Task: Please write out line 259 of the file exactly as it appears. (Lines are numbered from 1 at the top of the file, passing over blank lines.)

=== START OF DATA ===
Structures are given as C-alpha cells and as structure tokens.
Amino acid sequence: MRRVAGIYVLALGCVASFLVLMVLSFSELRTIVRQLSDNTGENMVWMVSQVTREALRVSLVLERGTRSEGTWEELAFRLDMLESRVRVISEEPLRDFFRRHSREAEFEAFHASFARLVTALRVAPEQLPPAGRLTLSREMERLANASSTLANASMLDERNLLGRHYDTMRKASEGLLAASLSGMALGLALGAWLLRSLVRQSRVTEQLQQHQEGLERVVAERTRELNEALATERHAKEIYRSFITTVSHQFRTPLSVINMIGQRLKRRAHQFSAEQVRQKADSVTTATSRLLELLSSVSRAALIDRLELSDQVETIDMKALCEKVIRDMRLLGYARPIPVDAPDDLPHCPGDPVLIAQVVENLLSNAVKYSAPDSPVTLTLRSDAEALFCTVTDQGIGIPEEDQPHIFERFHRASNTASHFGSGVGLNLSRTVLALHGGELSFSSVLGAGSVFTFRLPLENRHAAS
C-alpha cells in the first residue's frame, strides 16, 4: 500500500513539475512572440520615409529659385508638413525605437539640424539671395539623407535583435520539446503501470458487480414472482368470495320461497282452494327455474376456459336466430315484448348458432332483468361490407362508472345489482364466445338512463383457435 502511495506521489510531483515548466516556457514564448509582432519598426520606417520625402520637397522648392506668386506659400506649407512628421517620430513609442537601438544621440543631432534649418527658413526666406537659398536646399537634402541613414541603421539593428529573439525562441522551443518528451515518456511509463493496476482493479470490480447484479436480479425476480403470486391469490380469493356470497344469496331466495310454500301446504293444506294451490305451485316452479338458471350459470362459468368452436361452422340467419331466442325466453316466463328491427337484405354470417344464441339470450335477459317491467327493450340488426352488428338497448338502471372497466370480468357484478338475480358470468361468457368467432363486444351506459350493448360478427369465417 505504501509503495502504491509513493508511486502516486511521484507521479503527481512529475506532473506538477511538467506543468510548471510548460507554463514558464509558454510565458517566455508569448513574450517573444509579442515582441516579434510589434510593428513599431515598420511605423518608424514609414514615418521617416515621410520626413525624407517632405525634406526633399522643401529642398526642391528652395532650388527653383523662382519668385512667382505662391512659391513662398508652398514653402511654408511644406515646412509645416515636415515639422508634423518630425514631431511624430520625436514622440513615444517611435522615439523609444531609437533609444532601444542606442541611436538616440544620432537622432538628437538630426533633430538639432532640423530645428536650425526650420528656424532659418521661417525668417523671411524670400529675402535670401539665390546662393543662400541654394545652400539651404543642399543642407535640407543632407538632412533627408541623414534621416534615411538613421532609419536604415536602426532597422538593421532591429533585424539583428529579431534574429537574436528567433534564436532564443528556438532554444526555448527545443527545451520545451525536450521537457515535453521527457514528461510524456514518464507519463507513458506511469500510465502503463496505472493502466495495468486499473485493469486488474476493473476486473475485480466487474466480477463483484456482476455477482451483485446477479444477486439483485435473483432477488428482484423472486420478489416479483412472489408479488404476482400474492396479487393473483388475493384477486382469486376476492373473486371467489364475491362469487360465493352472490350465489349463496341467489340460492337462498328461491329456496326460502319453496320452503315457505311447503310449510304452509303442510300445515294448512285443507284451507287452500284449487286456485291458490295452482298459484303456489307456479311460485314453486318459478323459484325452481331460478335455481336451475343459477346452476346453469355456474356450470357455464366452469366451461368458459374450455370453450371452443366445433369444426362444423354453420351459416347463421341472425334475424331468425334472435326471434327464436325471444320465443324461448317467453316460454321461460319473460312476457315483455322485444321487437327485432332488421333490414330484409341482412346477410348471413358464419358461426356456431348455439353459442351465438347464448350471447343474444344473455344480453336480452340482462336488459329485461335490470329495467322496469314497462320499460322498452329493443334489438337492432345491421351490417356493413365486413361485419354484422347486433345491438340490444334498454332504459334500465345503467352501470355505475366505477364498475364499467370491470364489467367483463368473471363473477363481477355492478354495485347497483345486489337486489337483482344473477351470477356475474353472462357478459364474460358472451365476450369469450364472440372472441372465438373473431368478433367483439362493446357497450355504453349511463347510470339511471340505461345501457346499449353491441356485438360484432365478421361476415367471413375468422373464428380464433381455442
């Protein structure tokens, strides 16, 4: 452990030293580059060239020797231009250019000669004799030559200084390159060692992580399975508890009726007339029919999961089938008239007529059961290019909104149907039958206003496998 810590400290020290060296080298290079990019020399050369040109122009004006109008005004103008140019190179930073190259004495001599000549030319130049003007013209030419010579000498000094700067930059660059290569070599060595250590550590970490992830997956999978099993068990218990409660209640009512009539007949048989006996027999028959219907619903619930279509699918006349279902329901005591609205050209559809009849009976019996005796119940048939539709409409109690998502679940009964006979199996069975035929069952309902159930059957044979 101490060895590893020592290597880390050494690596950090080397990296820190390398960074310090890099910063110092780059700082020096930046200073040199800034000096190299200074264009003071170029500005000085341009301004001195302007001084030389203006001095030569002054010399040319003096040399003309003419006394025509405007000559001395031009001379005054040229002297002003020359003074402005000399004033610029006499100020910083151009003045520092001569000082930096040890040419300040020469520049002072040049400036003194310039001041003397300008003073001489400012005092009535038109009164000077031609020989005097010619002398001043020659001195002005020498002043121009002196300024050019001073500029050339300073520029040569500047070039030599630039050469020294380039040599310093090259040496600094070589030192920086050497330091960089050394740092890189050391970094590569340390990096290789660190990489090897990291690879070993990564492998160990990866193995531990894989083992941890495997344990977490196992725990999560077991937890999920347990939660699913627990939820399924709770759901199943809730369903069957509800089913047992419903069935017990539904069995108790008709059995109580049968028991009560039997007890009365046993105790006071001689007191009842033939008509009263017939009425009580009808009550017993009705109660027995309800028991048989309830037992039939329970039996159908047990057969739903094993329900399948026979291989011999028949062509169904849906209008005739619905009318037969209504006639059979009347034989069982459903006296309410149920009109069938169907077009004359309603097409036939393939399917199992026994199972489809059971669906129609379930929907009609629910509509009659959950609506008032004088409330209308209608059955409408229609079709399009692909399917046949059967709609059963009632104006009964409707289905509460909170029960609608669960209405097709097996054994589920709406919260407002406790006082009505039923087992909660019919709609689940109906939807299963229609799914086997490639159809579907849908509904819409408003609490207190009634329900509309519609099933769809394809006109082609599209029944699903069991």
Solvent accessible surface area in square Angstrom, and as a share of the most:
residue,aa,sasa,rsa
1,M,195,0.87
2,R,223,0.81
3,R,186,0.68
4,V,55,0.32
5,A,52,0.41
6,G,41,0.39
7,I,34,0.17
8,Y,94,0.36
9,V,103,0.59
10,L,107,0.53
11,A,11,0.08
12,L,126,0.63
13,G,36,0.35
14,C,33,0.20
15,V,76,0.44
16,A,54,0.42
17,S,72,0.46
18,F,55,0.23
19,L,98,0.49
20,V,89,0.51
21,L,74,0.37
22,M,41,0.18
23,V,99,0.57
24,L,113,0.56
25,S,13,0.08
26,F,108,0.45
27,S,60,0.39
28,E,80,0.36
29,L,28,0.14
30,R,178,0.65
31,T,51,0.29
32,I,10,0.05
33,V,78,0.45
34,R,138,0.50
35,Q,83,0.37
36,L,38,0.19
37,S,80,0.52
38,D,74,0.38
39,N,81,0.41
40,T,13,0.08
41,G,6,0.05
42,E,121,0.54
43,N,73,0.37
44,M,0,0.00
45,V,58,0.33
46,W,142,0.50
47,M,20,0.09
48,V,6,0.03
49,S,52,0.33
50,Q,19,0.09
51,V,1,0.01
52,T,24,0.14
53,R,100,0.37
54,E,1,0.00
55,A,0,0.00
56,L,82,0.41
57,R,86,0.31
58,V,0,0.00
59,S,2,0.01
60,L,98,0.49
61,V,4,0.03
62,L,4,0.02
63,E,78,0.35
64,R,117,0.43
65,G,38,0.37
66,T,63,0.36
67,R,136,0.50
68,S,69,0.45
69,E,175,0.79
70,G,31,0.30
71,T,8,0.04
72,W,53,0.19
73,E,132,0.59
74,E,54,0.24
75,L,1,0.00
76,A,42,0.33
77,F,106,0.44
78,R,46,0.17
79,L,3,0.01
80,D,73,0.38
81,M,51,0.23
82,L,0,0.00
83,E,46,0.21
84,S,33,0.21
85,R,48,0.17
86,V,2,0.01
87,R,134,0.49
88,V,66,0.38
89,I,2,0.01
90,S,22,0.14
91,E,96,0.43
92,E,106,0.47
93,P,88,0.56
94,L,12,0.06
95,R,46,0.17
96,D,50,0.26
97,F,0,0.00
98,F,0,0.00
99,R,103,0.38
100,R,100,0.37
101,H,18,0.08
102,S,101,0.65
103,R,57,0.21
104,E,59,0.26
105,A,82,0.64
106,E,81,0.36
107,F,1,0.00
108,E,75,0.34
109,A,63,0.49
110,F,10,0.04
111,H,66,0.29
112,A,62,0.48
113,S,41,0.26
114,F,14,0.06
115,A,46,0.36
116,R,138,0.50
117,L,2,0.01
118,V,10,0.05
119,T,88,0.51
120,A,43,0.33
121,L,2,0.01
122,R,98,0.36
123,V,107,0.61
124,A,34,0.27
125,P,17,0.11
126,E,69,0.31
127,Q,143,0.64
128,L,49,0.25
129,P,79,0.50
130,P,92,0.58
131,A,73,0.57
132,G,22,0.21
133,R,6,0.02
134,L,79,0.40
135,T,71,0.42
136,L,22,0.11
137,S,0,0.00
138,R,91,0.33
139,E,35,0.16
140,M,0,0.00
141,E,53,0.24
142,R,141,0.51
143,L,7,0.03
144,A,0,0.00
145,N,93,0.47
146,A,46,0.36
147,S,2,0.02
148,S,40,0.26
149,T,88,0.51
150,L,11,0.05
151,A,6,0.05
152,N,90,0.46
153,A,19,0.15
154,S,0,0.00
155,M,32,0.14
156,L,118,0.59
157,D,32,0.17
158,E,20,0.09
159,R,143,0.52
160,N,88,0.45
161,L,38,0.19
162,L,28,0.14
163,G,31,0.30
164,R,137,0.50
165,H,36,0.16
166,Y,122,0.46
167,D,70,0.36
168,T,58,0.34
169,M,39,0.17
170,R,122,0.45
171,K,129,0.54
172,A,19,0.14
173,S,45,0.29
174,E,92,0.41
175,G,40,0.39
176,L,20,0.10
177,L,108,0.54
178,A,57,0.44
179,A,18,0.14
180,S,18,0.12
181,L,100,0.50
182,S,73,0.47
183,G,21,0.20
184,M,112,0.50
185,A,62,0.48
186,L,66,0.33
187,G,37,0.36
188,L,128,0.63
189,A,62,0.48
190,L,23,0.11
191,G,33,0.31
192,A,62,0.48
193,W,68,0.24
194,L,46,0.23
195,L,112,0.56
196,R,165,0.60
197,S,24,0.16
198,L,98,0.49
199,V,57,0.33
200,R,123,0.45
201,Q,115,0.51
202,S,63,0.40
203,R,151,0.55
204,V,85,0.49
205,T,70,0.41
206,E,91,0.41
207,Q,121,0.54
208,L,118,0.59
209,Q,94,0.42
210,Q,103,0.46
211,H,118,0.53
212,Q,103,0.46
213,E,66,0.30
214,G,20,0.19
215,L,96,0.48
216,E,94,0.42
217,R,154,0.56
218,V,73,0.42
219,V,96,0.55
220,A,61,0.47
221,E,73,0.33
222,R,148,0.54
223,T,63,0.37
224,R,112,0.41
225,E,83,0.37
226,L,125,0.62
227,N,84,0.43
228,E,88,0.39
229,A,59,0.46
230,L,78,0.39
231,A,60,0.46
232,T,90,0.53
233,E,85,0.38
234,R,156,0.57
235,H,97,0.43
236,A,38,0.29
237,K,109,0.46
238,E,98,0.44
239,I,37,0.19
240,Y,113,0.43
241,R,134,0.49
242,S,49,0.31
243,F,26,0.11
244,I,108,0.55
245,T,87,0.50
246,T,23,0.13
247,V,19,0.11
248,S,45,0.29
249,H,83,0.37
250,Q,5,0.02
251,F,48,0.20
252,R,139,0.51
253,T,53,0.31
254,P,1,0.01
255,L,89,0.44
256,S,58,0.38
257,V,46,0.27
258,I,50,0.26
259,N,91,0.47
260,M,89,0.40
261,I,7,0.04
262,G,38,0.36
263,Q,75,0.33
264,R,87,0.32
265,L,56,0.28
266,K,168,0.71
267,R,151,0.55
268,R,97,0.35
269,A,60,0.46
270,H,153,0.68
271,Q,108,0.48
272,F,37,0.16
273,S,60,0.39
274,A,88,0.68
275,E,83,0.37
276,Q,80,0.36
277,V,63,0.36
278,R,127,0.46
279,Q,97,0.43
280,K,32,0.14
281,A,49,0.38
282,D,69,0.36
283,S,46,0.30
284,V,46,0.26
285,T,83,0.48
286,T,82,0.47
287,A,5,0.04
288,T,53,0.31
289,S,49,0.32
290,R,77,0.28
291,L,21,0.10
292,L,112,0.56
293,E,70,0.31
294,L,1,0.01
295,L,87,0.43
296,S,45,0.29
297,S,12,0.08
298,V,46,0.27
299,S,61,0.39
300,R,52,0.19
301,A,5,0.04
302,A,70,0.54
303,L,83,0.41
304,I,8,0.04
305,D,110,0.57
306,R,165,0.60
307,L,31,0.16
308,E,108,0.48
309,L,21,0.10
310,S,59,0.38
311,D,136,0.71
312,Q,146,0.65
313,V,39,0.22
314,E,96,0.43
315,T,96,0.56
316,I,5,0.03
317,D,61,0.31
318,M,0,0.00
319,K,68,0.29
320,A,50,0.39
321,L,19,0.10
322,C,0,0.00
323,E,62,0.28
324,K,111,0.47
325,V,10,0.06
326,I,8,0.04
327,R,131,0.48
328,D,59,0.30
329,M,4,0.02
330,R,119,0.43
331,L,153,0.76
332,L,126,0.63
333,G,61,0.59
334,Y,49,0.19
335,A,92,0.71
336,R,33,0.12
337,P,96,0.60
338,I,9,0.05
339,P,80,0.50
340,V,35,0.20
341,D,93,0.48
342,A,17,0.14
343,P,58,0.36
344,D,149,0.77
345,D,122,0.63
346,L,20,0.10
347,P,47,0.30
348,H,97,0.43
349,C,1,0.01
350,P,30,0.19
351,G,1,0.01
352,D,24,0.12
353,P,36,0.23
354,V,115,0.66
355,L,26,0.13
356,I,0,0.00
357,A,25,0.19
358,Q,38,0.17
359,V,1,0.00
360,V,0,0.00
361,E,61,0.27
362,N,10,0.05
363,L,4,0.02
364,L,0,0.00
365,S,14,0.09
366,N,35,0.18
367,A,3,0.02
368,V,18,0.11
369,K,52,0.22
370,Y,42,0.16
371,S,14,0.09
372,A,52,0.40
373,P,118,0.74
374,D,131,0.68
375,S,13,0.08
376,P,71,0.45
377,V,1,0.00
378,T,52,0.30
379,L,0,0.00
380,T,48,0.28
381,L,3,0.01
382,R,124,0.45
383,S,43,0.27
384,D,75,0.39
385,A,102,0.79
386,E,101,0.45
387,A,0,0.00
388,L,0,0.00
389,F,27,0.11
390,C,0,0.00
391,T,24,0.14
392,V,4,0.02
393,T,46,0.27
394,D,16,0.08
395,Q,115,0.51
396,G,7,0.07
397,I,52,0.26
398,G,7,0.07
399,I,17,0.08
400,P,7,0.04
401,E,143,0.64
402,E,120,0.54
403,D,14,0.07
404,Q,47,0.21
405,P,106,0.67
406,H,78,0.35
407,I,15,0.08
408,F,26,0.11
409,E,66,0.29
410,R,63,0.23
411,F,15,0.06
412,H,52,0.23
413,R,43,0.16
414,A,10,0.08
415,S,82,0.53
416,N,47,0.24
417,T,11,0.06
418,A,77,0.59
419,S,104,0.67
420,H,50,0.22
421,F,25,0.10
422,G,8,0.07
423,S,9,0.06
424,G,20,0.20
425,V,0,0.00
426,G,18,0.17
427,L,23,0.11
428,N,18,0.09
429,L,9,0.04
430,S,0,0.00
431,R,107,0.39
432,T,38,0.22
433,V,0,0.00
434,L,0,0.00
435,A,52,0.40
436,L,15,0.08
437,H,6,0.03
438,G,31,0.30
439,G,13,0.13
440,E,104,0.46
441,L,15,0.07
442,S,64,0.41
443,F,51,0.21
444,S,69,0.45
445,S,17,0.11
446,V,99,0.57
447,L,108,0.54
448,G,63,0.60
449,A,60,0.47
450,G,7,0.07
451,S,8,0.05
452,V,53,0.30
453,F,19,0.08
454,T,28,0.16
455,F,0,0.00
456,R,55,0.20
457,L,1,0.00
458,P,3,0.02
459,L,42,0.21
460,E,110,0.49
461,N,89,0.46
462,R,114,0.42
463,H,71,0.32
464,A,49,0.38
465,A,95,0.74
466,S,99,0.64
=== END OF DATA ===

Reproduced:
253,T,53,0.31